Canadian Chris Johnston just misses earning second career Elite Series win

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It was a gut-wrenching end to the '22 Elite Series season for Canadian Chris Johnston.

The Peterborough, Ont., angler just missed earning his second career win Monday. Johnston took a lead of one pound 13 ounces into the final round of the season-ending event on the Mississippi River but had to settle for second, just four ounces behind winner Bryan Schmitt.

Schmitt entered Monday's round in third, two pounds one ounce behind Johnston. But he weighed a five-fish limit of 16 pounds 11 ounces for an overall total of 63 pounds four ounces.

Johnston came in with a limit weighing 14 pounds six ounces, giving him 63 pounds for the event.

"It was a disappointing finish," Johnston said. "Going in, if you'd have given me second I would've taken it but when you're that close you want to win."

Schmitt earned US$100,000 for the victory while Johnston took home $35,000. But what stung more for Johnston was after fishing clean the first three days, he lost several decent fish Monday that he figures would've really helped him.

"I couldn't seem to keep them hooked up on a frog," Johnston said. "It's a topwater bait and you're going to lose the odd one but I had some (hooked) coming to the boat and they popped off. It hurts.

"There's definitely a couple I want back bad but there's nothing I can do."

Johnston was aiming to become the first Canadian to win two Elite Series tournaments. He was the first to do so in 2020 on the St. Lawrence River at Clayton, N.Y.

Last year, Jeff Gustafson of Kenora, Ont., became the second, winning at the Tennessee River.

Gustafson was 26th at the Mississippi River while Johnston's brother Cory, of Cavan, Ont., finished 52nd.

Still, it was a strong finish to the '22 season for Chris Johnston. He was second in the final two events of the year (also at South Dakota's Lake Oahe) and sixth on the St. Lawrence River at Clayton.

In fact, after finishing 52nd (on Santee Cooper Lakes in South Carolina) and 63rd (on Harris Chain in Florida), Johnston was no worse than 20th over the final six tournaments of the year. That allowed him to finish third in the Angler of The Year standings with 700 points behind Americans Brandon Palaniuk (723) and Brandon Lester (707).

Johnston was second overall last year behind American Seth Feider. While the Canadian enters each season aiming for top-angler honours, he'd pretty much given up on that in 2022 following his slow start.

"I thought I'd really screwed it up and wasn't going to have a chance at it this year," he said. "It turns out I did, it's just those first couple of tournaments really cost me.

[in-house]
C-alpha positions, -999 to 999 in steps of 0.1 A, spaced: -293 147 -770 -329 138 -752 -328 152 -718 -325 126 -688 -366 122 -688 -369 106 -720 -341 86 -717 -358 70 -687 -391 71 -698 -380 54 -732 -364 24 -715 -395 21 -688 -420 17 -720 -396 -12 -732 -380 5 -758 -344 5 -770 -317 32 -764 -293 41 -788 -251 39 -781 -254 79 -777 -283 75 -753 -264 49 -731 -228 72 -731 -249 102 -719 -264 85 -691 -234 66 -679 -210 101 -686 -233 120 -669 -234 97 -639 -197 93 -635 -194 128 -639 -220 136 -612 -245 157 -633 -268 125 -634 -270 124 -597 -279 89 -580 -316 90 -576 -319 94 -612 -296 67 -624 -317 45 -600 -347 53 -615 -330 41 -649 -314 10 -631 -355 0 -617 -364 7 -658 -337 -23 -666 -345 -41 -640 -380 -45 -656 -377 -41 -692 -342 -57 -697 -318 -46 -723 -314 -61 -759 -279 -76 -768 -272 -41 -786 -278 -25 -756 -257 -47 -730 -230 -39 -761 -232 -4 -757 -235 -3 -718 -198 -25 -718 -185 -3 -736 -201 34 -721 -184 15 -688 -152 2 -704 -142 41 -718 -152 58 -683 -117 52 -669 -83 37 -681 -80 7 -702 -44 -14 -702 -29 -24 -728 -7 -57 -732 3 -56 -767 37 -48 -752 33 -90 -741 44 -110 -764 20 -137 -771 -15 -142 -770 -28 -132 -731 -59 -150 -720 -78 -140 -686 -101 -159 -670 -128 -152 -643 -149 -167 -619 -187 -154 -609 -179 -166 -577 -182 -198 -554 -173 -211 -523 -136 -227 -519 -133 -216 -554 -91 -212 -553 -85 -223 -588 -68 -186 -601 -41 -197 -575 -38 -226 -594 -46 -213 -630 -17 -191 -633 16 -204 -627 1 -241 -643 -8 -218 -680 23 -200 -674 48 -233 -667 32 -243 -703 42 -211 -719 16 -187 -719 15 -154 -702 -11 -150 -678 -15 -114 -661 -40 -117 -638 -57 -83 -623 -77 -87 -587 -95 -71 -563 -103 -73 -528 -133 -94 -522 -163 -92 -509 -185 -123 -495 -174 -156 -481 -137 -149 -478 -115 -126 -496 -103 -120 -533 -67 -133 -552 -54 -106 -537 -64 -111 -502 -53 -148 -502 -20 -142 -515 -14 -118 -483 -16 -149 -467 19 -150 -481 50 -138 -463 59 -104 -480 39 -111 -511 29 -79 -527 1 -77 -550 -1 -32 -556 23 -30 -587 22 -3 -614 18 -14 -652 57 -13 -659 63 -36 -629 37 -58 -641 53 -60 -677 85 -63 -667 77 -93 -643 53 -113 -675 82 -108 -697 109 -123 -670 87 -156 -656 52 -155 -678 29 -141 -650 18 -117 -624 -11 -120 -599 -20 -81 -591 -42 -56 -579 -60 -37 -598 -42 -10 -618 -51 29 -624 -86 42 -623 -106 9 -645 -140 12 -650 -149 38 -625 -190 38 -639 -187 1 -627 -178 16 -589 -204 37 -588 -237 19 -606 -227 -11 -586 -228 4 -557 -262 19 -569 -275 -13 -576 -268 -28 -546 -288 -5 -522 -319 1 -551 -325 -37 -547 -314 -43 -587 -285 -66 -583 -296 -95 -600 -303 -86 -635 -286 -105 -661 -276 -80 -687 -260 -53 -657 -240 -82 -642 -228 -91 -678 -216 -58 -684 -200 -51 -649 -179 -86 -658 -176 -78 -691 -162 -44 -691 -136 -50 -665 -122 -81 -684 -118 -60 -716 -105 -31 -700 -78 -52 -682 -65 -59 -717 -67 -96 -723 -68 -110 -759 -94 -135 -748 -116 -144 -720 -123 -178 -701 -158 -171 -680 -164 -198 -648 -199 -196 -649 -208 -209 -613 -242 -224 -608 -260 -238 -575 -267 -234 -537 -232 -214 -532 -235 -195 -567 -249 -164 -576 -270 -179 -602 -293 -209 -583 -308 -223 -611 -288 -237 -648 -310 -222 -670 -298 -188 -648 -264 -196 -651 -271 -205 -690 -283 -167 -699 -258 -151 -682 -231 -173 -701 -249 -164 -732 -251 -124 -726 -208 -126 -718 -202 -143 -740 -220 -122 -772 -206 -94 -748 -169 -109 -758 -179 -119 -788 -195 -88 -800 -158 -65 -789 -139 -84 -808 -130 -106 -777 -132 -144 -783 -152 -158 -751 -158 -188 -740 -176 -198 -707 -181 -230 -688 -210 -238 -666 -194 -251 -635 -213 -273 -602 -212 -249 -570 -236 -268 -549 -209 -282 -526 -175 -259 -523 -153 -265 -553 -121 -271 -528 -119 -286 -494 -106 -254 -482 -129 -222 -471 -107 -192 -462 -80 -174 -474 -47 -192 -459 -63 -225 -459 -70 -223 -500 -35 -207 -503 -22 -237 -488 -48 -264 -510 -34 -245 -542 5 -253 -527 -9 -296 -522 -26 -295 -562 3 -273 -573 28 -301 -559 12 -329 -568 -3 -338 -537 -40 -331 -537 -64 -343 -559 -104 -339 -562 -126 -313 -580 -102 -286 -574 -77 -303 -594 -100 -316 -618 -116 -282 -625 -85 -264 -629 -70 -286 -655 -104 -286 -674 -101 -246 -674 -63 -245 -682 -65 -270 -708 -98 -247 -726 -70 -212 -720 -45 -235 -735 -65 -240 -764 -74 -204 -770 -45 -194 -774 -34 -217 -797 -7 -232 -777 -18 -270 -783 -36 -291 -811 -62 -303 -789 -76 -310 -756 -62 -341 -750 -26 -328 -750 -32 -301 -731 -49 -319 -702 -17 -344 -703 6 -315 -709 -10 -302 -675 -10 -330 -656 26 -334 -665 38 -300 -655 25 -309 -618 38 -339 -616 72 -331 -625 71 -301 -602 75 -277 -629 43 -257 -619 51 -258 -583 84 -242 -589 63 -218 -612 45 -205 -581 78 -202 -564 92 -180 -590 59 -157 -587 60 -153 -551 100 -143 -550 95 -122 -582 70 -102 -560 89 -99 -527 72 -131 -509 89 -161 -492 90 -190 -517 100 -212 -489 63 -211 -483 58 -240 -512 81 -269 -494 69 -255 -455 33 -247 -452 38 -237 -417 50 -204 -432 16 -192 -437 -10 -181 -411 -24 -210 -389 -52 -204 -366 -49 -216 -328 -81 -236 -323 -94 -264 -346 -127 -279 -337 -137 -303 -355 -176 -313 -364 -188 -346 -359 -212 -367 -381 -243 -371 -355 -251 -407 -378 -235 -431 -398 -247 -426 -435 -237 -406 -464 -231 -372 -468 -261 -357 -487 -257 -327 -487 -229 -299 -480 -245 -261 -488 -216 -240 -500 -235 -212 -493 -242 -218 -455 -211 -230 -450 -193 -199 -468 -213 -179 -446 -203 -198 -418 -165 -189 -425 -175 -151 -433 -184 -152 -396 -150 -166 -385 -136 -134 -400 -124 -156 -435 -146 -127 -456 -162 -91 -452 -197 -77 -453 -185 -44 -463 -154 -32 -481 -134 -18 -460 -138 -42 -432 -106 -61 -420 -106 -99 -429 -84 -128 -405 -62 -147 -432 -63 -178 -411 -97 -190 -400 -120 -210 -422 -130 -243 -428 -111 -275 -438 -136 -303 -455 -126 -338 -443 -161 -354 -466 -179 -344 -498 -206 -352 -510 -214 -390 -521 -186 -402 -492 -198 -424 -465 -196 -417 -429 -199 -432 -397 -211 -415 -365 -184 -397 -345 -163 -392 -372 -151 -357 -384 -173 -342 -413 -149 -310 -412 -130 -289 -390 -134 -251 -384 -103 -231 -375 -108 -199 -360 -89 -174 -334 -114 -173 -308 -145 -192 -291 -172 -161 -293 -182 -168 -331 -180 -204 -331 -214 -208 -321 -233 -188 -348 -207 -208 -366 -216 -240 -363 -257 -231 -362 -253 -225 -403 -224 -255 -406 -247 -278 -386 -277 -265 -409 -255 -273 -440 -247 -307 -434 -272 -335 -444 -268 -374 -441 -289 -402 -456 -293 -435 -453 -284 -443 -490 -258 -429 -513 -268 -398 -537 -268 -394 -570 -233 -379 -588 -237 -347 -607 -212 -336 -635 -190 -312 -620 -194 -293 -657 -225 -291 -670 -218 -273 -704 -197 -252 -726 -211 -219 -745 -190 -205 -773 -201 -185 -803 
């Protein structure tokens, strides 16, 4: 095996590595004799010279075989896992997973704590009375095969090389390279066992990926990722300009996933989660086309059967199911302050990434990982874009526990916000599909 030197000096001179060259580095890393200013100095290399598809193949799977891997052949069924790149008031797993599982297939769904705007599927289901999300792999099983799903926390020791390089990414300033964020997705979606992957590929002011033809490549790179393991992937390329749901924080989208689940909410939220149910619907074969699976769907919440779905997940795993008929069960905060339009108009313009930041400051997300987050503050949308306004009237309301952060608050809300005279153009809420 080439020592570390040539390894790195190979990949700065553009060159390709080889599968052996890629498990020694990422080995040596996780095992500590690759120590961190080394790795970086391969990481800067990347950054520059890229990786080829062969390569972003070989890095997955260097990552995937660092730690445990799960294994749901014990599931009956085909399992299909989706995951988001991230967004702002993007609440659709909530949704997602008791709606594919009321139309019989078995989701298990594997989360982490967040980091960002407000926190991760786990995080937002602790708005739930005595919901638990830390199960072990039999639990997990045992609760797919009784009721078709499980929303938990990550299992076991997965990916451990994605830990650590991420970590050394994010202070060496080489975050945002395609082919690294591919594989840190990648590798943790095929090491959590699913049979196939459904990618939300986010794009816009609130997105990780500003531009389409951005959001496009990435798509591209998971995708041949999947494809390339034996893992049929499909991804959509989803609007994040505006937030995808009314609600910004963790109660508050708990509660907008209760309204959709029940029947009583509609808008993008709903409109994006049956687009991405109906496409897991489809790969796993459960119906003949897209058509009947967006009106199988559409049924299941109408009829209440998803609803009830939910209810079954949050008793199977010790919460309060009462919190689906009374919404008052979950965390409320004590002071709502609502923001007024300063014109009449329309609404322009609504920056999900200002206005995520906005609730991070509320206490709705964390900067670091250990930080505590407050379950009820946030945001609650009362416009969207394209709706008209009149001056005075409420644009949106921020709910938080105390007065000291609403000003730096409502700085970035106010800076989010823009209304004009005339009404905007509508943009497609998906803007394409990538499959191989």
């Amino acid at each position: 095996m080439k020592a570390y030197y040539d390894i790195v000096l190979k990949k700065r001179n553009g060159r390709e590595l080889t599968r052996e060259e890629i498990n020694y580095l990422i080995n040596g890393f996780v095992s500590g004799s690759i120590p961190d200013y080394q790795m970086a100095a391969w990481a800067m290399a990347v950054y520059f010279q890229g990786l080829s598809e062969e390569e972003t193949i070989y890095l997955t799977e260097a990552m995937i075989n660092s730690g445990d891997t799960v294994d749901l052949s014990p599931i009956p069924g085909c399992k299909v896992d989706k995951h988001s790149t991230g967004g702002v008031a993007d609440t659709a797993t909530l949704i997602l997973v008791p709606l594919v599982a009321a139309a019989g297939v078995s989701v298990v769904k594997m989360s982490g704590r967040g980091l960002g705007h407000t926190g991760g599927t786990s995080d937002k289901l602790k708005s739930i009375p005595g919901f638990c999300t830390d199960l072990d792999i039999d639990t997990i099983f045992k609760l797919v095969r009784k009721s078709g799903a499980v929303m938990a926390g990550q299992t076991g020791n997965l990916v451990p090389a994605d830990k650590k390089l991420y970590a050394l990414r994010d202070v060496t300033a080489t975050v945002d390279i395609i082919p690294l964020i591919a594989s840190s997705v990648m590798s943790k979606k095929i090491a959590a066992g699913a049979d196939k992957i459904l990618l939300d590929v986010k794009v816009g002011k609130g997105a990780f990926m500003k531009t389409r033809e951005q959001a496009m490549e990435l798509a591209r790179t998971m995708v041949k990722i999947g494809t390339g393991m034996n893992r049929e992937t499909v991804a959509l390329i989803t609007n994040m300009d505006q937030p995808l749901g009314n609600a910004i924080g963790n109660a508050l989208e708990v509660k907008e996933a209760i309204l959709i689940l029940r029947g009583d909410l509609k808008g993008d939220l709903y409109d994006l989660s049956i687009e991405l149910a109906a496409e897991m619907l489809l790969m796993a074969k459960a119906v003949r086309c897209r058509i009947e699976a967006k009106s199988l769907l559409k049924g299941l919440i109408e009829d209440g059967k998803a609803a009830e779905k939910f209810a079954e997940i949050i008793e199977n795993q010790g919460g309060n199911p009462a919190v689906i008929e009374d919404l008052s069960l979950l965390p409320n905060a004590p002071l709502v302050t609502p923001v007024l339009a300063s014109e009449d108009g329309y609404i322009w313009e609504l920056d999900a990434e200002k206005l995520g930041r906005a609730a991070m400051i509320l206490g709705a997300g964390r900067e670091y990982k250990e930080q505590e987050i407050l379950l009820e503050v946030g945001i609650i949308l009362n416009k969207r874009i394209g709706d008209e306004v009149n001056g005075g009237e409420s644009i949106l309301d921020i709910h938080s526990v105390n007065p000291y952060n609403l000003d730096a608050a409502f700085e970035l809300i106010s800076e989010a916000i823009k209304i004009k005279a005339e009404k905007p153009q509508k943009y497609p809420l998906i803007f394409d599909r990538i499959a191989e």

"Again, one or two lost fish in those tournaments don't seem like much at the time but if I go from finishing 60th to about 30th with a couple of those lost fish, that's all it would've taken. It's amazing how those little things affect you in the end."

While finishing third overall remains a solid accomplishment, Johnston said the impact of lost fish on his '22 campaign will weigh heavily on his mind.

"You're always thinking about it," he said. "Every time it frustrates you, you never want to lose one and I'm never happy about it

"You can't complain about finishing third for Angler of The Year, that's a tough task on its own . . . but always looking back you want to do a little better."

Gustafson was 14th overall (618 points) while Cory Johnston finished 18th (605 points). Once again, all three Canadians qualified to compete in the US$1-million Bassmaster Classic, the series most prestigious tournament that goes March 24-26 in Knoxville, Tenn., on the Tennessee River.

Earlier this year on Lake Hartwell at Greenville, S.C., Chris Johnston was fifth at the Classic. It marked the best-ever finish for a Canadian in the event, topping the eighth-place effort he registered the year before at Lake Ray Roberts in Fort Worth, Texas.

Cory Johnston was tied for 26th while Gustafson was 41st.

The '23 season will begin Feb. 16-19 on Florida's Lake Okeechobee. Johnston said his goal will remain the overall title but he's hoping for a much better start to the campaign.

"It's way easier to start strong so then you could afford to have a couple of bad tournaments later on," he said. "It's harder to dig yourself out of a hole.

"At the start of every year, my goal is to win Angler of The Year because that's the most prestigious trophy . . . it means you were the best all year, the most consistent."

This report by The Canadian Press was first published Aug. 31, 2022.

Dan Ralph, The Canadian Press